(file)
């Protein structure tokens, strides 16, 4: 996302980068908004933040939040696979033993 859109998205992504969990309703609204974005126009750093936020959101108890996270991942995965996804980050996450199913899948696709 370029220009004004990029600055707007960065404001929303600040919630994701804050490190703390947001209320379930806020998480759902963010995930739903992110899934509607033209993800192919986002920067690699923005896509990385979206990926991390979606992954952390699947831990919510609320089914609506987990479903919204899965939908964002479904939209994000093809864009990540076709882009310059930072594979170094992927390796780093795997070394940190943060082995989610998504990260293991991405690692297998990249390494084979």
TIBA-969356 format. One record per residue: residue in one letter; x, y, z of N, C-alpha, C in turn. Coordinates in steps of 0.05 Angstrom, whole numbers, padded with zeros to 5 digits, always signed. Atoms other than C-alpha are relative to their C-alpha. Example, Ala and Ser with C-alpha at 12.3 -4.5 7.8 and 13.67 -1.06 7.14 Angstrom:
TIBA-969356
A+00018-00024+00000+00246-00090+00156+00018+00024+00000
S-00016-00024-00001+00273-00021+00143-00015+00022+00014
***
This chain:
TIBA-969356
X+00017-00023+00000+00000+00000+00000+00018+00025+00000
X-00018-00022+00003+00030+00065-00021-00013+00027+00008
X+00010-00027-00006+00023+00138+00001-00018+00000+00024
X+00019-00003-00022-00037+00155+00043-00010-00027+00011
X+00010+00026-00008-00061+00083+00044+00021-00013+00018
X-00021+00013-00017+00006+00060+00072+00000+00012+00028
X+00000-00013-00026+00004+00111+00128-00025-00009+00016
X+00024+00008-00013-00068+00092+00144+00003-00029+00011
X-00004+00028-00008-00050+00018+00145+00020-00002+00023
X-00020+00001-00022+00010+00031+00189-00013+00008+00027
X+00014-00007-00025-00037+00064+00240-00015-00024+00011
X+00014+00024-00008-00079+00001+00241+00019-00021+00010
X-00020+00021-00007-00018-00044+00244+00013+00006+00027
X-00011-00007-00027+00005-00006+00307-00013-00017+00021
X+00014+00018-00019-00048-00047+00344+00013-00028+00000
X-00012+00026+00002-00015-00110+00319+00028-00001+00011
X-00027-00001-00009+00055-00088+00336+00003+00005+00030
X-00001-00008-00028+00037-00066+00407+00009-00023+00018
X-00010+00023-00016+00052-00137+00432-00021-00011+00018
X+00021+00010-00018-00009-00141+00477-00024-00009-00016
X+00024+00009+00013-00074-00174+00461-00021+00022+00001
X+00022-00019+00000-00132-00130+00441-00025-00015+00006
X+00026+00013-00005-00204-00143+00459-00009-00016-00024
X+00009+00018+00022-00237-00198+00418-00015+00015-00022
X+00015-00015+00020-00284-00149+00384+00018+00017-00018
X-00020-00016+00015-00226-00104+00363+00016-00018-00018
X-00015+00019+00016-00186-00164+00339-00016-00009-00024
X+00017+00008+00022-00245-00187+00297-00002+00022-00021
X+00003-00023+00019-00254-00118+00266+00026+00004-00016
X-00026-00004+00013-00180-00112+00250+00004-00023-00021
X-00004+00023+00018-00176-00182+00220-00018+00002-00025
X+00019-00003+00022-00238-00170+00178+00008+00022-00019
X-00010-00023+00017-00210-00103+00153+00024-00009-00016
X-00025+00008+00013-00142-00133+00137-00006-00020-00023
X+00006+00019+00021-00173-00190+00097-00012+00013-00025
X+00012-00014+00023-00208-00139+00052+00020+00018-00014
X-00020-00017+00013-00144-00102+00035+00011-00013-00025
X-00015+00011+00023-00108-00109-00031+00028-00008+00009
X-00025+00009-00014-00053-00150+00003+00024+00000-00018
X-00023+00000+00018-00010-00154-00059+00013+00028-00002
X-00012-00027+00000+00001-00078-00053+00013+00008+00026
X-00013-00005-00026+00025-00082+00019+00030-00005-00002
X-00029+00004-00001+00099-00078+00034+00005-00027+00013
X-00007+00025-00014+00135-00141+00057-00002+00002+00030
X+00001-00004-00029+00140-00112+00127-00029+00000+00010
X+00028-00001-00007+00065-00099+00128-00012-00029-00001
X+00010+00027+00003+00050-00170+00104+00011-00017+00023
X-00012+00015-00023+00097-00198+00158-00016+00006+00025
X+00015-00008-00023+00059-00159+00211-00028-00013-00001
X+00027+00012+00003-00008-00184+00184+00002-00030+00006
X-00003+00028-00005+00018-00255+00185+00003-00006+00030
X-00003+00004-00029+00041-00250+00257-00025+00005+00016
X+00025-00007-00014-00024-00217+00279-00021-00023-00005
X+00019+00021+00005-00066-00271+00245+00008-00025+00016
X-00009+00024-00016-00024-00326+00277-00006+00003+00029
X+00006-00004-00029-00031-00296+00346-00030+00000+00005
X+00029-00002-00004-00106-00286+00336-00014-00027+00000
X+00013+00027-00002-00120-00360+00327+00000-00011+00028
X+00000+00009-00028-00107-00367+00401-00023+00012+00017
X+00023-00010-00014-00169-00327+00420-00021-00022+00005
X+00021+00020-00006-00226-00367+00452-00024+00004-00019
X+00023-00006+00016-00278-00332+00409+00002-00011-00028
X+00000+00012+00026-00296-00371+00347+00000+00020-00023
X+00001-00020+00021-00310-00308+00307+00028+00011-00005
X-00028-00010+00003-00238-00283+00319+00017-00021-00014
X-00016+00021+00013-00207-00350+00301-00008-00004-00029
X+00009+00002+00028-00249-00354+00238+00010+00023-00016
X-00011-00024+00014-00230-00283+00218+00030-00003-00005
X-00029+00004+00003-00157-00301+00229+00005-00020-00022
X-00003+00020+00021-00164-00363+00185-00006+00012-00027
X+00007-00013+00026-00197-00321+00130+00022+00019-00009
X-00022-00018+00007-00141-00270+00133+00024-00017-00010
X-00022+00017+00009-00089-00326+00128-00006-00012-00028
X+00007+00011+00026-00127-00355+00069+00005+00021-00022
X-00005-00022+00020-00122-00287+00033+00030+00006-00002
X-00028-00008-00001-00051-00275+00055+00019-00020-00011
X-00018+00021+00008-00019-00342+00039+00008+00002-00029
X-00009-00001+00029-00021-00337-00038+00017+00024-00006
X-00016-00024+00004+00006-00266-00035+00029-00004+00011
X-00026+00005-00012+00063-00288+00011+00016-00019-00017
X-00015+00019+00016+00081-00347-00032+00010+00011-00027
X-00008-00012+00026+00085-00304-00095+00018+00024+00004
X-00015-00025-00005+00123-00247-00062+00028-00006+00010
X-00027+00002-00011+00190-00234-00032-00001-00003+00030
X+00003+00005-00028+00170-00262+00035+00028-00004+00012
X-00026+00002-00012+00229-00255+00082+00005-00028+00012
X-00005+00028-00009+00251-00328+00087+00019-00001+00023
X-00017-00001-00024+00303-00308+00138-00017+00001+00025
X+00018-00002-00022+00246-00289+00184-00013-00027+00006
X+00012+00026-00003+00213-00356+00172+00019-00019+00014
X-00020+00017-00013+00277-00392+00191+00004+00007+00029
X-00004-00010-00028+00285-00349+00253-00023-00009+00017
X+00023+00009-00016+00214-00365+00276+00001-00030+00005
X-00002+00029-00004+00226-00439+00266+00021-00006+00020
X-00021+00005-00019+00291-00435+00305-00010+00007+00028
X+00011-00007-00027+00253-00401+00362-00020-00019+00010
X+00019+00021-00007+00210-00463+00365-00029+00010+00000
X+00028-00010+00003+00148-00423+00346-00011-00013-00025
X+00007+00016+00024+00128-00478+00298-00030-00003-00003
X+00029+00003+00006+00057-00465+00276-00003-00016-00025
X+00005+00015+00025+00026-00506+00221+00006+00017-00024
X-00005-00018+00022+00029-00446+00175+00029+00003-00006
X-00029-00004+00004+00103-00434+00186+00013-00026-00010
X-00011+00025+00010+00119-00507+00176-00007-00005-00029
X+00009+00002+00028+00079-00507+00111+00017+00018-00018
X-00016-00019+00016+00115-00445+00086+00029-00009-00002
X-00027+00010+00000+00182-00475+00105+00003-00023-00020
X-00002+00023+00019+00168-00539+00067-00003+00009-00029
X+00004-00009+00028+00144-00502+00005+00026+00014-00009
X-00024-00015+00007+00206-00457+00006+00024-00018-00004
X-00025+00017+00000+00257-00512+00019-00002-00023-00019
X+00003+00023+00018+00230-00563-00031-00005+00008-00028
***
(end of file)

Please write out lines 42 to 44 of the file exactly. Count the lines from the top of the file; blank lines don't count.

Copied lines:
X-00025+00008+00013-00142-00133+00137-00006-00020-00023
X+00006+00019+00021-00173-00190+00097-00012+00013-00025
X+00012-00014+00023-00208-00139+00052+00020+00018-00014